The day I spoke with Blanco, for example, we met in the offices of the municipality. When Blanco arrived, the sectional delegate (representante seccional, a municipal official) pointed out a couple standing outside the offices. “They’re waiting for you; go and tell them that the issue is settled.” Blanco smiled and responded, “I might just kick his ass.” The sectional delegate told me that the couple had a small child and from a very young age had left the child with their maternal grandparents because the father was a drug addict and regularly beat the mother. Lately, the couple had been more stable, and wanted the child back, but the grandparents refused and the couple sought the sectional delegate’s help. He told them that the grandparents had the right to retain the child, but the couple did not relent. It is worth noting that the sectional delegate does not have jurisdiction to decide custody cases, but as I will explain below, these types of authorities often operate outside their legal powers.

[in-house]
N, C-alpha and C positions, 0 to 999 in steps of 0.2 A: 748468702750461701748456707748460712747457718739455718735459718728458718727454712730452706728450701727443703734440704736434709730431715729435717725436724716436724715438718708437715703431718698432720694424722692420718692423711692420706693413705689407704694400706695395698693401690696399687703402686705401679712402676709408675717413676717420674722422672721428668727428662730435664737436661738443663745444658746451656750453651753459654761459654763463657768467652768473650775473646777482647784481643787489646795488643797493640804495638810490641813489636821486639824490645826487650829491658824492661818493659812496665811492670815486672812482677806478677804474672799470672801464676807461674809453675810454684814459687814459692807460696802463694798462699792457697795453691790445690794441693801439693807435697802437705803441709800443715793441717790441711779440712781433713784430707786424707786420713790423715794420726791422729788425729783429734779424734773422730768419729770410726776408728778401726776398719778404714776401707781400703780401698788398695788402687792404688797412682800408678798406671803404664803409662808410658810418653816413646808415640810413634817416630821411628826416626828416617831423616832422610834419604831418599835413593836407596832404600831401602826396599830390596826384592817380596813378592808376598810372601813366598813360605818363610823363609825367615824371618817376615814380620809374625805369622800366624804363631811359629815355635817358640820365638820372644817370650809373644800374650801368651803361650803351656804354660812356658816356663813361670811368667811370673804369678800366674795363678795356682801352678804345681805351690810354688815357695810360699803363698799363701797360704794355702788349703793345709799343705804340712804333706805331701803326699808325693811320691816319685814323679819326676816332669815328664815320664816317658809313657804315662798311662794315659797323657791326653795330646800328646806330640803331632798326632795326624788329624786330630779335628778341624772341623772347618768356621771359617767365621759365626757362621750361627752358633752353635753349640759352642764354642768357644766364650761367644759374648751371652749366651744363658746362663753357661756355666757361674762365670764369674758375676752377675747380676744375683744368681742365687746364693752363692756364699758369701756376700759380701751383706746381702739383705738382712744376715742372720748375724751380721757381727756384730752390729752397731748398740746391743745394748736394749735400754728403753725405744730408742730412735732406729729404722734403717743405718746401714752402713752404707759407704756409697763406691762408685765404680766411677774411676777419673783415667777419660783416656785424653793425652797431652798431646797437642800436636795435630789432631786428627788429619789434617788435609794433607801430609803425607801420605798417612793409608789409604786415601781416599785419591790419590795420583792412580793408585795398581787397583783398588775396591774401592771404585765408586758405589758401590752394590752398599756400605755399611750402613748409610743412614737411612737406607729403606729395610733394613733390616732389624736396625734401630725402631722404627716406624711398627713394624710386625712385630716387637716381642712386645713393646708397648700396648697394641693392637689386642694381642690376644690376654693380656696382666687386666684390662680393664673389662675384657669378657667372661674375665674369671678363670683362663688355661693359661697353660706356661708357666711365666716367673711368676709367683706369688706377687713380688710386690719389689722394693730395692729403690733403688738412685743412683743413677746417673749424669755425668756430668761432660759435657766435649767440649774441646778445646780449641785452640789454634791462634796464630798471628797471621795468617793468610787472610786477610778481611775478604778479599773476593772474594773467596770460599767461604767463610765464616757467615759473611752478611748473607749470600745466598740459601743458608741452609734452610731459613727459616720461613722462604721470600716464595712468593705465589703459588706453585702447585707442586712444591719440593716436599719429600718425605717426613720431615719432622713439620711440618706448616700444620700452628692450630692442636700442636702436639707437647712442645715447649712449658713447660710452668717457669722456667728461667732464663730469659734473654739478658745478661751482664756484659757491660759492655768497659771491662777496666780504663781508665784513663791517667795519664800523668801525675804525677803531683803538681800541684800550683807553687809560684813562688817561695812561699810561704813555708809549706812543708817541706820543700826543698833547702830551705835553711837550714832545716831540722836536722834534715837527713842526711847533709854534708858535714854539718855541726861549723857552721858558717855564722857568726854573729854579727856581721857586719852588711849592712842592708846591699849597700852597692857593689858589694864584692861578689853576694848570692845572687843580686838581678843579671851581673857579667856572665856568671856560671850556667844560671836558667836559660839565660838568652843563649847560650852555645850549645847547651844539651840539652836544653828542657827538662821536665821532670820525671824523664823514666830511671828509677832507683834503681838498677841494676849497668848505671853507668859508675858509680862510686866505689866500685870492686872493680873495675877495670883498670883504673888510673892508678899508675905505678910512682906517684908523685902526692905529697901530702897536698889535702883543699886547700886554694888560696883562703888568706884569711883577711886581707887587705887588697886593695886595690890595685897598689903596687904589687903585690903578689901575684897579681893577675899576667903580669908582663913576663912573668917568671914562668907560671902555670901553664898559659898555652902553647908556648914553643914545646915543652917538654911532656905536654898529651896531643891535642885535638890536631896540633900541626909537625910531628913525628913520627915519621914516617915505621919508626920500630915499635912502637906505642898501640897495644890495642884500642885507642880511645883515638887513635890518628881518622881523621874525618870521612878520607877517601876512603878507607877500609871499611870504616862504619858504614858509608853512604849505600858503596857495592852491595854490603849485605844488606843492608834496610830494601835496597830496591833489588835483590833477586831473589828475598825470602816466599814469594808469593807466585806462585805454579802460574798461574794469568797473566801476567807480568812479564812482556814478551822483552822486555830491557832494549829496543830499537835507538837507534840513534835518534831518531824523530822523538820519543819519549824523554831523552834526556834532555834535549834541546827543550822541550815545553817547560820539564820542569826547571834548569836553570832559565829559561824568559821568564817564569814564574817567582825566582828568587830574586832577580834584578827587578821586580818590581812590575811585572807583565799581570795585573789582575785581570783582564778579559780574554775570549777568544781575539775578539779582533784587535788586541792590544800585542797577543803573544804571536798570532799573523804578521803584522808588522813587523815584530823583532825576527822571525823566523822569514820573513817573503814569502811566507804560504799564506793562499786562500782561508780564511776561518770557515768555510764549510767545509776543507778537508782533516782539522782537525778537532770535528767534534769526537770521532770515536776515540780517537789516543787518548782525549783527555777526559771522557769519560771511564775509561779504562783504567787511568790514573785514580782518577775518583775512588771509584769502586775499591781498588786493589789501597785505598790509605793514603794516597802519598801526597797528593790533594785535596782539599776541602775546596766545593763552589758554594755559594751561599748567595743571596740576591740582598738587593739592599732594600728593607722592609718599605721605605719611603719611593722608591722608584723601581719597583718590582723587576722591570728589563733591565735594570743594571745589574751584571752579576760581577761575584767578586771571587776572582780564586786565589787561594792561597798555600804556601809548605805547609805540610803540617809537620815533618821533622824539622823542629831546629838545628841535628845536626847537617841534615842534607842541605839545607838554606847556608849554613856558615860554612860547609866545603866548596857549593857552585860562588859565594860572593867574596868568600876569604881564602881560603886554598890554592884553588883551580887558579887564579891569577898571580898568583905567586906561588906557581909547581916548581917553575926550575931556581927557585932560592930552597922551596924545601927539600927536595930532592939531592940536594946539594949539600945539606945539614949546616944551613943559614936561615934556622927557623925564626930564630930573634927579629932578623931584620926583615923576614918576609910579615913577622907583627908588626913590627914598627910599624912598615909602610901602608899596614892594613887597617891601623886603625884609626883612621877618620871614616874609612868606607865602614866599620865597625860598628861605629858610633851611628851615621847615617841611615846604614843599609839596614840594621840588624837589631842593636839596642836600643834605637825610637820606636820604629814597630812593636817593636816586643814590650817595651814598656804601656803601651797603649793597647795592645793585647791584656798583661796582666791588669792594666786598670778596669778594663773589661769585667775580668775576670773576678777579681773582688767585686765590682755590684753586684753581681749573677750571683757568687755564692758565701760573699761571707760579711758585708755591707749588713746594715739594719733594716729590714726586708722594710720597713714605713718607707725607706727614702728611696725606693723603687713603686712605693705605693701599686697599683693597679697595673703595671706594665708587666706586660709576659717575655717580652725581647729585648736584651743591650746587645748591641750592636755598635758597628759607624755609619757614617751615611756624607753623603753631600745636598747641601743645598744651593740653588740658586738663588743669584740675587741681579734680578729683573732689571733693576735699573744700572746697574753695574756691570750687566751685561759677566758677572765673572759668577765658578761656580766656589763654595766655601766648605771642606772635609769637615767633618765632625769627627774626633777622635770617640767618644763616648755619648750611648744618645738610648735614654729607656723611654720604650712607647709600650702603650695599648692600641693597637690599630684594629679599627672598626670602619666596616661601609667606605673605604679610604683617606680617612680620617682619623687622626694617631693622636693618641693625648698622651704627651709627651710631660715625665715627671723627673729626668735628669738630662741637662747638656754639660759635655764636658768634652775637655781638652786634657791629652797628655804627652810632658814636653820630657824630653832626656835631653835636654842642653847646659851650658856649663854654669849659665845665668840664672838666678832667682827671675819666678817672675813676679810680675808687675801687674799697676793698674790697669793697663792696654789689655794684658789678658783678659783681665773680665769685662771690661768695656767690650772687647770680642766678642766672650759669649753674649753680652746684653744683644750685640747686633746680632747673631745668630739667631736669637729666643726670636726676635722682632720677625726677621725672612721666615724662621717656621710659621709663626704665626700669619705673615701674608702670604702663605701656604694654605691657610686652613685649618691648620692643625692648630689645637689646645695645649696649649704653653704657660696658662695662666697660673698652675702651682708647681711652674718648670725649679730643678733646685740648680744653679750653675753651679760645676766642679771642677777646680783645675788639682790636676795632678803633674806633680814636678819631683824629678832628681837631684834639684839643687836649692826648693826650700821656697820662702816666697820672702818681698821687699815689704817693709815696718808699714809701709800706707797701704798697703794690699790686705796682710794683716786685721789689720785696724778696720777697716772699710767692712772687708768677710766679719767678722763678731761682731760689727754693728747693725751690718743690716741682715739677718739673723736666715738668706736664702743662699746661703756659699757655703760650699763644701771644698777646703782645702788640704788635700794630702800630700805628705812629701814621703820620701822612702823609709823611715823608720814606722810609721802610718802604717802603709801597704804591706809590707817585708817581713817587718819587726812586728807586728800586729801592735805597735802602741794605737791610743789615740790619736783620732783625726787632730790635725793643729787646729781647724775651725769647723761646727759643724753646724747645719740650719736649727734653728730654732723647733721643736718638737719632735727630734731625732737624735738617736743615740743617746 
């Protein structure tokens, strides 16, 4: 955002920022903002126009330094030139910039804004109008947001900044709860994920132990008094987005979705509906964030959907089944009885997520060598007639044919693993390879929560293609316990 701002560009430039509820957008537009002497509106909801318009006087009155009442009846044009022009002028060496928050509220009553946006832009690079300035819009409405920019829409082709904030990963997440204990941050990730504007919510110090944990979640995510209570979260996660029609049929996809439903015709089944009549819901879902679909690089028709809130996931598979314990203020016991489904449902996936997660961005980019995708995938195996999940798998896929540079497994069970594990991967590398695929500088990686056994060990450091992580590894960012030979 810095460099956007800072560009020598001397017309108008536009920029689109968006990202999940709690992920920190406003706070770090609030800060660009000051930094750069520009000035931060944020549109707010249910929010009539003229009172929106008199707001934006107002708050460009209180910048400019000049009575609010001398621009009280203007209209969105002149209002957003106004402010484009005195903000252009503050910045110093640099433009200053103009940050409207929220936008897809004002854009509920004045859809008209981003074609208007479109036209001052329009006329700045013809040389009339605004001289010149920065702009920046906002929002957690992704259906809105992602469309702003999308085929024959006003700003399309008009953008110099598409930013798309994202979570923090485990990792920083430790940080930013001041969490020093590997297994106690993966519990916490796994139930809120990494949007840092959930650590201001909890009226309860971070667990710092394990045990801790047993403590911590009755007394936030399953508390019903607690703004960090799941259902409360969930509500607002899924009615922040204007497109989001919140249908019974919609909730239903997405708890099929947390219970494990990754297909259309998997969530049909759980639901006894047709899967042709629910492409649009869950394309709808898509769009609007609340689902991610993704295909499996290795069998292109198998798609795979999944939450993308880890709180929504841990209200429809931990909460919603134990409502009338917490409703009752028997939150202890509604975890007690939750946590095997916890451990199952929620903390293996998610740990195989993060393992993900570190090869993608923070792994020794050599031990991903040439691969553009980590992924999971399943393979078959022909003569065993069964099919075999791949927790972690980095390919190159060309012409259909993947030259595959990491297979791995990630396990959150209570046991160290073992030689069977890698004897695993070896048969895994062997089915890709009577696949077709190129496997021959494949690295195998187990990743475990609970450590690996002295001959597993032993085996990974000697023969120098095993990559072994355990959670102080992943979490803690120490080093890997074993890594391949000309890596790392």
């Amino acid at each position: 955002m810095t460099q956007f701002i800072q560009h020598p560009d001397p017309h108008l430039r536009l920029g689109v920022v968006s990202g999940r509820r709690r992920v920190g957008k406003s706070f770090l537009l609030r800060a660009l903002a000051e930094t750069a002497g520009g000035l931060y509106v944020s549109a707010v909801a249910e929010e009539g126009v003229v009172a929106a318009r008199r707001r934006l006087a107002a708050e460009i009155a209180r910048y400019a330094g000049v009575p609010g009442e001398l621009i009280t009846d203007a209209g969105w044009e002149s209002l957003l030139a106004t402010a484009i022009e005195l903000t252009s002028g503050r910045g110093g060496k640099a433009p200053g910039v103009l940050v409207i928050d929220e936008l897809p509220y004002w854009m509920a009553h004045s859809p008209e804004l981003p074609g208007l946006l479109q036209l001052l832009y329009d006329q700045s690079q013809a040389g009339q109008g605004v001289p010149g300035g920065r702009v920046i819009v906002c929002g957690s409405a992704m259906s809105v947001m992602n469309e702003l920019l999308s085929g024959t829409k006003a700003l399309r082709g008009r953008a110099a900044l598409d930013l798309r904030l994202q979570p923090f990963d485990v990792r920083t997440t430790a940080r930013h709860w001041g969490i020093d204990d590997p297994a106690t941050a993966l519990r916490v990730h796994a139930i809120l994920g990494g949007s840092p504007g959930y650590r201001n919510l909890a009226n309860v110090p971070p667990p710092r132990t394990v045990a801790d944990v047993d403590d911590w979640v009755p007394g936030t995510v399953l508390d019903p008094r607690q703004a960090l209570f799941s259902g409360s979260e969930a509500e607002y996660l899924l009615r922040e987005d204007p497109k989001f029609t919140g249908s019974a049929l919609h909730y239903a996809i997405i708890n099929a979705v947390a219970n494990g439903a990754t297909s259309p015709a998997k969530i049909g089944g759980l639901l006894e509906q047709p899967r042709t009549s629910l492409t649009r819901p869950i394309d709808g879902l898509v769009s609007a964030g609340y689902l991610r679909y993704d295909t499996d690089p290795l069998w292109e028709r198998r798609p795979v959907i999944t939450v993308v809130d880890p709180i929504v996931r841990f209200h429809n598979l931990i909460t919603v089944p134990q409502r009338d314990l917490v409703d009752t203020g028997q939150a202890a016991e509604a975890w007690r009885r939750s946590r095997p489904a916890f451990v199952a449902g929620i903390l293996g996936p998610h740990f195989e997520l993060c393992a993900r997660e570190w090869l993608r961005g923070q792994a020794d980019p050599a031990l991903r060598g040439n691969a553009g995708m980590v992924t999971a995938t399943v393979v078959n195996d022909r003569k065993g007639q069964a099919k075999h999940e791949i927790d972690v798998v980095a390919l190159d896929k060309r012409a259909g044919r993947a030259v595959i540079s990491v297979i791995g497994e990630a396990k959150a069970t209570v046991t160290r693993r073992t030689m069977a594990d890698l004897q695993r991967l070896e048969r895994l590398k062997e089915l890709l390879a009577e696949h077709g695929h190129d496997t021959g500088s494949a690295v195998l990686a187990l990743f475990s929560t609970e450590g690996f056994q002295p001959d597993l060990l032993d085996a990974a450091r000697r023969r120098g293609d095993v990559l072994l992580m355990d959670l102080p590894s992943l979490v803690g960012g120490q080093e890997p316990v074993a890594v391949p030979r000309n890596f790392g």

When the parents disputed the sectional delegate’s decision, the grandparents sought the support of the jefe de plaza. They found him on one of the community’s roads and explained the situation. He told them that they indeed had the right to retain the child and sent them to the offices of the municipality so the delegate could give them the appropriate documentation. That is why the couple was outside the office, waiting to receive the paperwork that confirmed the resolution decreed by the jefe de plaza, a decision that, at the time, seemed to be more effective and definitive, one that few would dare disobey, including the unhappy parents.
It was this sort of matter that Blanco was referring to when he told me that his job was keeping order and searching for truth at any cost. A task that, despite the frustration of many, bolstered the armed group’s legitimacy and power in the community while simultaneously undercutting the authority of the state and sidelining the jurisdiction of the Rarámuri.